How investigating the dark side of dairy changed me

Sam Poling at port
Image caption Sam watches the port as she tracks the lorry full of calves

People often ask me what the hardest part of any investigation is, what the moments are which have affected me.

Sometimes I have the answer. Often there will have been a person, a place, a story, something which has stopped me in my tracks and made me think or question why I am doing what I am.

For me, for this film, that moment came in the dead of night.

Image caption Sam had spent days on the road tracking the calves

I was in France, in Bourg-en Bresse, sitting in a car in the dark, parked outside a non-descript warehouse in a non-descript industrial estate.

A waste product

I had been on the road for five days. It was my fourth night in a row doing surveillance on a cattle truck which was travelling across Europe with a shipment of animals.

I was trying desperately to investigate the live animal export trade, focusing specifically on the dairy industry and the boy calves which are born into it.

Because they can't join the milking herds, dairy farmers have no use for them and so they are essentially a waste product.

Image caption There is no room for the male calves in the dairy herd so they have few options

In fact, in Scotland they are worth so little, that they are either shot at birth or shipped abroad.

I wanted to find out where they were shipped to as well as understand what the long cattle truck journeys would be like for them.

And so I found myself in a car, in an industrial estate, in the dark, in France.

The truck was now parked up, the driver asleep.

The cattle which were being transported had been unloaded into a giant warehouse and fed and were no doubt sleeping after days on the road.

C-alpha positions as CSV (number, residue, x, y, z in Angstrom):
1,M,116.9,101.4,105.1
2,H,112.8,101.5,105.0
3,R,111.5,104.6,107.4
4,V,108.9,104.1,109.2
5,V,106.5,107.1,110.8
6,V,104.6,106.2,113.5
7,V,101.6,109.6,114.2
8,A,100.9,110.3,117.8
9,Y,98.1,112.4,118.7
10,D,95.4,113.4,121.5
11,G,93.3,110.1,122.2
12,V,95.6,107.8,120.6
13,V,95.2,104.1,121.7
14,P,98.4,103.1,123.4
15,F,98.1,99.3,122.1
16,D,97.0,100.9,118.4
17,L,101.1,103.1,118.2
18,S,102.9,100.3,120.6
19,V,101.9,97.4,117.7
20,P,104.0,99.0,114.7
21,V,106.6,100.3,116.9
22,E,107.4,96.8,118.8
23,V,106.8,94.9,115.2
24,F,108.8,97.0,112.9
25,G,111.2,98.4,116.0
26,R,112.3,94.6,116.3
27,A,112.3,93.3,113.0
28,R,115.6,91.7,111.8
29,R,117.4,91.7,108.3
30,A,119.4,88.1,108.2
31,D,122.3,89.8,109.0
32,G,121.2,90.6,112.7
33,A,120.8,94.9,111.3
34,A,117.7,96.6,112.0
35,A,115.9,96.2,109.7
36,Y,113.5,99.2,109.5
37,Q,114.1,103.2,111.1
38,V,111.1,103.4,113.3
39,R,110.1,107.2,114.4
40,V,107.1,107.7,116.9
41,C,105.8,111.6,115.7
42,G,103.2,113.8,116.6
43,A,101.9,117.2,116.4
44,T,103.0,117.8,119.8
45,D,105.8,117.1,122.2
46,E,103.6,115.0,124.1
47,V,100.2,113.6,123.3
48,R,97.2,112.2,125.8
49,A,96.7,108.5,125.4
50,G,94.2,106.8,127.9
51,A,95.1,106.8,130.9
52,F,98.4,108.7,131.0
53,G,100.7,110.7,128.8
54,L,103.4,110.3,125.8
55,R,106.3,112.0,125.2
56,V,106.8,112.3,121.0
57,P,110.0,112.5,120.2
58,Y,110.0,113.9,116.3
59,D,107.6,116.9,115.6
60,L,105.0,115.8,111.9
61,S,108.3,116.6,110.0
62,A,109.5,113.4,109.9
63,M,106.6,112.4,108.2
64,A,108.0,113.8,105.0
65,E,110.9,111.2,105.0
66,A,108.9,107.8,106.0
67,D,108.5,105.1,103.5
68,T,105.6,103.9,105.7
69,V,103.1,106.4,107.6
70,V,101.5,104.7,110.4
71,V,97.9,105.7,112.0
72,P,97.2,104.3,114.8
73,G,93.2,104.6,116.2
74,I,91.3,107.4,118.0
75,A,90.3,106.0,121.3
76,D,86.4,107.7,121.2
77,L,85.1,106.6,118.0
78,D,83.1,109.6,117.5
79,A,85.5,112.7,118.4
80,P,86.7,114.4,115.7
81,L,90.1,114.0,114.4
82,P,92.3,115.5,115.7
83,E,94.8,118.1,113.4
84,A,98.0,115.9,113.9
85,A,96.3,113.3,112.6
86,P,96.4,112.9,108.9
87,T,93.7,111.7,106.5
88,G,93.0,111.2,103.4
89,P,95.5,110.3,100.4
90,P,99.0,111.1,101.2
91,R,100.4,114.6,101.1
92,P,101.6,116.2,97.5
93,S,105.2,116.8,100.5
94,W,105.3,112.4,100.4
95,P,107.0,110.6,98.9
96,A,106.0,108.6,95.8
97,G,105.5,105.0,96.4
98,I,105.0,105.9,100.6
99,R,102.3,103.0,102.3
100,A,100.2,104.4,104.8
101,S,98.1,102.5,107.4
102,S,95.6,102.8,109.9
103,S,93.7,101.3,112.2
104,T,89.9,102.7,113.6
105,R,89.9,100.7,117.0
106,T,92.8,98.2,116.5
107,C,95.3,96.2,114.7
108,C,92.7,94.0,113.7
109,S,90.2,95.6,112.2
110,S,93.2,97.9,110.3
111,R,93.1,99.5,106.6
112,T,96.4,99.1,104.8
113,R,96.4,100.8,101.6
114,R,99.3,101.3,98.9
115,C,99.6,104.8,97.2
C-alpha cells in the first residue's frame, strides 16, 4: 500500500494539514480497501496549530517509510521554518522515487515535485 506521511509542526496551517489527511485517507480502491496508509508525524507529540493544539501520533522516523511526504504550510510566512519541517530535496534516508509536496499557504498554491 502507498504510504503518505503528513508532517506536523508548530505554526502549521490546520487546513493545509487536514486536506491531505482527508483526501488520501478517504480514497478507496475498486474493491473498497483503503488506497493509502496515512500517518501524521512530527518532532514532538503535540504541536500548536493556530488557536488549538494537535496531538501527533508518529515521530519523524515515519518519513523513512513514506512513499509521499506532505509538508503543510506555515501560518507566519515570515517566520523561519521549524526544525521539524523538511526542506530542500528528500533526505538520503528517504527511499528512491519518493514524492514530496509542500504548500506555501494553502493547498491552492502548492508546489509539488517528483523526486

I welcomed the silence and the darkness. It was a chance to catch my breath after the stresses of the previous few days.

And that was when it happened. The moment which stopped me in my tracks.

Just next to where I was parked was another non-descript building.

A truck pulled up and parked inside the yard.

It was a livestock truck, but this one was filled with pigs.

I remember looking at them in the soft amber glow of an old and broken French streetlight, and thinking how nice it was that I was sharing the peace of the night with them.

Silly I know, but in my state of exhaustion I found their company comforting.

It was only when I took out my camera and started to film them that I paid closer attention.

I spotted the sign on the side of the building. It was an abattoir.

The pigs were there for slaughter, no matter the time of night.

The back of the truck they were in opened and, one by one by one, they were led out.

I remember watching them change.

From quiet and inquisitive, poking their snouts through the slats, they began to squeal and push themselves to the back of the truck, as though it would be possible to pretend they weren't there, that the abattoir worker wouldn't see them.

And so the slaughter began.

Image copyright Eyes on Animals
Image caption Sam was following a group of calves on a truck bound for Europe when they were just three weeks old

The sounds and the sights from that night have stayed with me.

Not just because I found them shocking, moving almost.

But because I realised it was the first time I was confronted with the reality of where food comes from.

Like so many, I have never fully understood, nor bothered to learn, exactly what happens to bring to the plate what we eat.

The uncomfortable part of any process I have turned a blind eye to. Happily? No. But an eye turned nevertheless. And that has been wrong.

It made me realise, possibly for the first time, that I wasn't just investigating this trade for the audience, for those whom I hoped would watch my efforts and learn something, anything, about what happens in the dairy industry so that choices were made on an informed basis.

I realised I was investigating this trade for me.

The Dark Side of Dairy is on BBC One Scotland on Monday 10 September at 20:30.

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